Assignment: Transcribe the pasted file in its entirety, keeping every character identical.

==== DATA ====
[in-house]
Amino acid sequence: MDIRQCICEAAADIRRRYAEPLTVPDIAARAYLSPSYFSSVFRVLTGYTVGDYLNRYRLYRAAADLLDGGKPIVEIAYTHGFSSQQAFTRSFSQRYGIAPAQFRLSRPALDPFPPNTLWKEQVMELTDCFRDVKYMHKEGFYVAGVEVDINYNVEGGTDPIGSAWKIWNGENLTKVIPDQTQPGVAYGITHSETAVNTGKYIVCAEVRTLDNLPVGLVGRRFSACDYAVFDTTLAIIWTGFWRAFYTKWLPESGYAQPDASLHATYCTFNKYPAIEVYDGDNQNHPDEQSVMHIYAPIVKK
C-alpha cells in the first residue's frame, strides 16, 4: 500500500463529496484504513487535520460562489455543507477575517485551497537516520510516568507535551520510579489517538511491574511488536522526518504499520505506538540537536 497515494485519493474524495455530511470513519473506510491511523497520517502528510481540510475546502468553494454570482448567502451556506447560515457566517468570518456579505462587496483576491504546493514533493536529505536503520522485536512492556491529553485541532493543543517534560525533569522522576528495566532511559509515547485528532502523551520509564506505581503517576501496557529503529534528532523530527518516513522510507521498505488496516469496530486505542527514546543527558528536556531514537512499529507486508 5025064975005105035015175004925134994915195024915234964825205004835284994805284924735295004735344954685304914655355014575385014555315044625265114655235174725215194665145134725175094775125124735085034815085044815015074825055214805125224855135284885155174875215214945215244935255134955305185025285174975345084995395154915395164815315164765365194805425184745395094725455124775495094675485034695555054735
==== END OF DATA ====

[in-house]
Amino acid sequence: MDIRQCICEAAADIRRRYAEPLTVPDIAARAYLSPSYFSSVFRVLTGYTVGDYLNRYRLYRAAADLLDGGKPIVEIAYTHGFSSQQAFTRSFSQRYGIAPAQFRLSRPALDPFPPNTLWKEQVMELTDCFRDVKYMHKEGFYVAGVEVDINYNVEGGTDPIGSAWKIWNGENLTKVIPDQTQPGVAYGITHSETAVNTGKYIVCAEVRTLDNLPVGLVGRRFSACDYAVFDTTLAIIWTGFWRAFYTKWLPESGYAQPDASLHATYCTFNKYPAIEVYDGDNQNHPDEQSVMHIYAPIVKK
C-alpha cells in the first residue's frame, strides 16, 4: 500500500463529496484504513487535520460562489455543507477575517485551497537516520510516568507535551520510579489517538511491574511488536522526518504499520505506538540537536 497515494485519493474524495455530511470513519473506510491511523497520517502528510481540510475546502468553494454570482448567502451556506447560515457566517468570518456579505462587496483576491504546493514533493536529505536503520522485536512492556491529553485541532493543543517534560525533569522522576528495566532511559509515547485528532502523551520509564506505581503517576501496557529503529534528532523530527518516513522510507521498505488496516469496530486505542527514546543527558528536556531514537512499529507486508 5025064975005105035015175004925134994915195024915234964825205004835284994805284924735295004735344954685304914655355014575385014555315044625265114655235174725215194665145134725175094775125124735085034815085044815015074825055214805125224855135284885155174875215214945215244935255134955305185025285174975345084995395154915395164815315164765365194805425184745395094725455124775495094675485034695555054735